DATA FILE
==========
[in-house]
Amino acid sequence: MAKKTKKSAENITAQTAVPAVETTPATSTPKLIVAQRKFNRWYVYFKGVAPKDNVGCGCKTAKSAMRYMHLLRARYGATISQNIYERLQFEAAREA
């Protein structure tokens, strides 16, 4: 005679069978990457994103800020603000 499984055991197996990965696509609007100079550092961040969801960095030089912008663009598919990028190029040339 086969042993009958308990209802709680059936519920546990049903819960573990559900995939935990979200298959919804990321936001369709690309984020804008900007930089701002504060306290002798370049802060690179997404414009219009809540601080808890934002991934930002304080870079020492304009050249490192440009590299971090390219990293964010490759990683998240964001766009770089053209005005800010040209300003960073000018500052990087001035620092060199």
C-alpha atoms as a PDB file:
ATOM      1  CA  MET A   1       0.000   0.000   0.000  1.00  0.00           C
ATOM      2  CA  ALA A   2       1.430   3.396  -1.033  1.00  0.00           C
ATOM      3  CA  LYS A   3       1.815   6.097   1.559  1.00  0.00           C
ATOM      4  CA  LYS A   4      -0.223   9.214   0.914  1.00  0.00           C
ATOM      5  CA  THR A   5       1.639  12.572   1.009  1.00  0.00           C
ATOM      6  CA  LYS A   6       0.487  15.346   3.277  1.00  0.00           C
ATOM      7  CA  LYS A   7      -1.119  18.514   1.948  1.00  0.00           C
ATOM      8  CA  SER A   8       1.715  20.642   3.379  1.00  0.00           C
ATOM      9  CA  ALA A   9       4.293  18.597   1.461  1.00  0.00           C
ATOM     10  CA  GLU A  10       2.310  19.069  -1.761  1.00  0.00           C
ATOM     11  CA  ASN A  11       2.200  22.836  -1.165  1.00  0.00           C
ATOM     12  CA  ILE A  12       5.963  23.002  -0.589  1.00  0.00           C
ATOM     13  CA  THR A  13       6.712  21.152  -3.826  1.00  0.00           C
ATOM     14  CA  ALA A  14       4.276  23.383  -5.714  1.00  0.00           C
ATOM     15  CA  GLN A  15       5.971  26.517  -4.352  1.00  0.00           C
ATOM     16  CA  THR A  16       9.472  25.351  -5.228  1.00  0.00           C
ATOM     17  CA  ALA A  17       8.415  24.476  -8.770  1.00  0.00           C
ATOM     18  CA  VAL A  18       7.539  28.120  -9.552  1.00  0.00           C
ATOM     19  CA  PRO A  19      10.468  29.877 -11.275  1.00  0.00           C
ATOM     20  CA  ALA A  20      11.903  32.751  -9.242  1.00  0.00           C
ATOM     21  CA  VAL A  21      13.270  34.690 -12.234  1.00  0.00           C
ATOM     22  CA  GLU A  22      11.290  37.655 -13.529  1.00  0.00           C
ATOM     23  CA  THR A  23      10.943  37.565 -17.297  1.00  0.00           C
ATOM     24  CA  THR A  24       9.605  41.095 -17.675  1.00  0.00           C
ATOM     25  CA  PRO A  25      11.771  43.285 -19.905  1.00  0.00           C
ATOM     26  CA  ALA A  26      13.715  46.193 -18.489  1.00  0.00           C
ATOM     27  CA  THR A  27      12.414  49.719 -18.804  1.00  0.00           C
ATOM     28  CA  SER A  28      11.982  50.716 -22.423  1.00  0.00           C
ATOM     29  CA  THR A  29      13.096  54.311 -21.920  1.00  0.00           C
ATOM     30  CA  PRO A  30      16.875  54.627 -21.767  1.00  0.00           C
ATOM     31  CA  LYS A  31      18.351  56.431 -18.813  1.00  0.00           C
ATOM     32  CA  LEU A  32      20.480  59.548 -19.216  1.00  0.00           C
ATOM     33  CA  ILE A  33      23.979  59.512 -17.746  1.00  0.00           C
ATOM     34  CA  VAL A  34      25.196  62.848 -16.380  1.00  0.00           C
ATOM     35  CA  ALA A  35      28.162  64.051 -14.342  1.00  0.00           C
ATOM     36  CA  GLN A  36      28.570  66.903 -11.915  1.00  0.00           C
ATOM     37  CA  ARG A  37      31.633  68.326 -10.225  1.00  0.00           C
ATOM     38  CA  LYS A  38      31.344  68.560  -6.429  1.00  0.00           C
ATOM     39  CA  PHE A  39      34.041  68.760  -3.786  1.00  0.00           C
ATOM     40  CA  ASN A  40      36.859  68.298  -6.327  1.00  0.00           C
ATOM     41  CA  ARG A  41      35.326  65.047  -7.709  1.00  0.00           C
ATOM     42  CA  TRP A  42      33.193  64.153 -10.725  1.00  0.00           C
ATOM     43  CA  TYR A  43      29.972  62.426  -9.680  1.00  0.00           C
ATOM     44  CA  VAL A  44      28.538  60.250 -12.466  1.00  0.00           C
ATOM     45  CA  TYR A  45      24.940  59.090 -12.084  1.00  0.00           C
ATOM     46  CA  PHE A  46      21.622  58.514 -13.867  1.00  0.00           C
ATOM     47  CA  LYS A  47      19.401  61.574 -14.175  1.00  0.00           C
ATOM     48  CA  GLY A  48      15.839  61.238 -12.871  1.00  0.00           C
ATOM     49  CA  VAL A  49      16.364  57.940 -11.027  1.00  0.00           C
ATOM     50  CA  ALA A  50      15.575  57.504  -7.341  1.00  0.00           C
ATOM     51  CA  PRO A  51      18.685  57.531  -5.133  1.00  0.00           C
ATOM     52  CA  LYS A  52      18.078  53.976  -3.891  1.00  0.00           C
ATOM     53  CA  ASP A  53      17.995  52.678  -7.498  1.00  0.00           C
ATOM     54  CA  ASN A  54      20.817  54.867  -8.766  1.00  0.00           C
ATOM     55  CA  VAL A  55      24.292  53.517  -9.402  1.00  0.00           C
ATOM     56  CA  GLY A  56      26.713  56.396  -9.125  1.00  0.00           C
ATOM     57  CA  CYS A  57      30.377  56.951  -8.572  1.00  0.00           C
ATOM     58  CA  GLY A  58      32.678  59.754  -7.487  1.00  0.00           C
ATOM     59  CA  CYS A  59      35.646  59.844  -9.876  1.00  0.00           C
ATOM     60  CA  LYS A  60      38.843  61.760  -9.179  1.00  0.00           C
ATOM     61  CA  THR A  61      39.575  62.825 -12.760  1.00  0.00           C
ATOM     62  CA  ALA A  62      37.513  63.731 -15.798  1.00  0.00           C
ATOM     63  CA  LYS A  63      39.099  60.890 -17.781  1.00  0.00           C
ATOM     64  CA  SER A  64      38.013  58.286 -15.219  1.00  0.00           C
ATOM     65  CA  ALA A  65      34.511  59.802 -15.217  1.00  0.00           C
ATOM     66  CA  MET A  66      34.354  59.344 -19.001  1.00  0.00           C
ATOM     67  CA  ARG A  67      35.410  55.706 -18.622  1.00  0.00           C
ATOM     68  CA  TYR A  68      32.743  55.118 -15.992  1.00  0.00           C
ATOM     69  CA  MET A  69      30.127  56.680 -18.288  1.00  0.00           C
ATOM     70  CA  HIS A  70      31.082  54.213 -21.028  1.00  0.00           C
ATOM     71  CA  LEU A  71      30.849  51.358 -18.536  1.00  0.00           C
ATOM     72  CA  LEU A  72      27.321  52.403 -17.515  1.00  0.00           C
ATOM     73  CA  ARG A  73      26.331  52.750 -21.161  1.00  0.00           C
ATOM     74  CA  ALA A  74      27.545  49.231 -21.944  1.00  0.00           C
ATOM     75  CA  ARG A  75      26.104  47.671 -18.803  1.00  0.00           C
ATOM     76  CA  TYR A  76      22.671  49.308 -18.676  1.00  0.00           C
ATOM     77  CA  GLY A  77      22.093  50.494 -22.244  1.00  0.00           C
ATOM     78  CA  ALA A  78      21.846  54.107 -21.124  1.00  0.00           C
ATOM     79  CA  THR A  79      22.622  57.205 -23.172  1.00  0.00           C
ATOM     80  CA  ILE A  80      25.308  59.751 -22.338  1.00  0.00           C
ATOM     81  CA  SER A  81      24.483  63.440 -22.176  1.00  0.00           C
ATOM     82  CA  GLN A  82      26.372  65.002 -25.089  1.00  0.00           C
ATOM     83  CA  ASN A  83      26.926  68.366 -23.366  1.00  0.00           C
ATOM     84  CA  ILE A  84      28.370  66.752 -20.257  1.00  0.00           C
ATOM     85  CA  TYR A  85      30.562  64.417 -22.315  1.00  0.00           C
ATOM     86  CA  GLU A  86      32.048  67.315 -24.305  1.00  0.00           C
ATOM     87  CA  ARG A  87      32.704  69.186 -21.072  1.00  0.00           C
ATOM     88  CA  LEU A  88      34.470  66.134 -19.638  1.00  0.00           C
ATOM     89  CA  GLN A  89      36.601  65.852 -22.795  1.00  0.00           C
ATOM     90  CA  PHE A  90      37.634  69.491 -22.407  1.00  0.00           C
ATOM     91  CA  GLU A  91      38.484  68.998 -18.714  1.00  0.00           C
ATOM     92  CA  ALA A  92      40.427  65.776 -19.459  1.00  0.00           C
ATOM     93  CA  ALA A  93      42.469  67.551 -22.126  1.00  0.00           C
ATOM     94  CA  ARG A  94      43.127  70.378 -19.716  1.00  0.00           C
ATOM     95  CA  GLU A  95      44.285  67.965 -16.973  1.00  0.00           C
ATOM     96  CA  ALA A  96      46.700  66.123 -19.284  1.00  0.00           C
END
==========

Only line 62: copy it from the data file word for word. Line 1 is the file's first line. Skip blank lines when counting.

ATOM     58  CA  GLY A  58      32.678  59.754  -7.487  1.00  0.00           C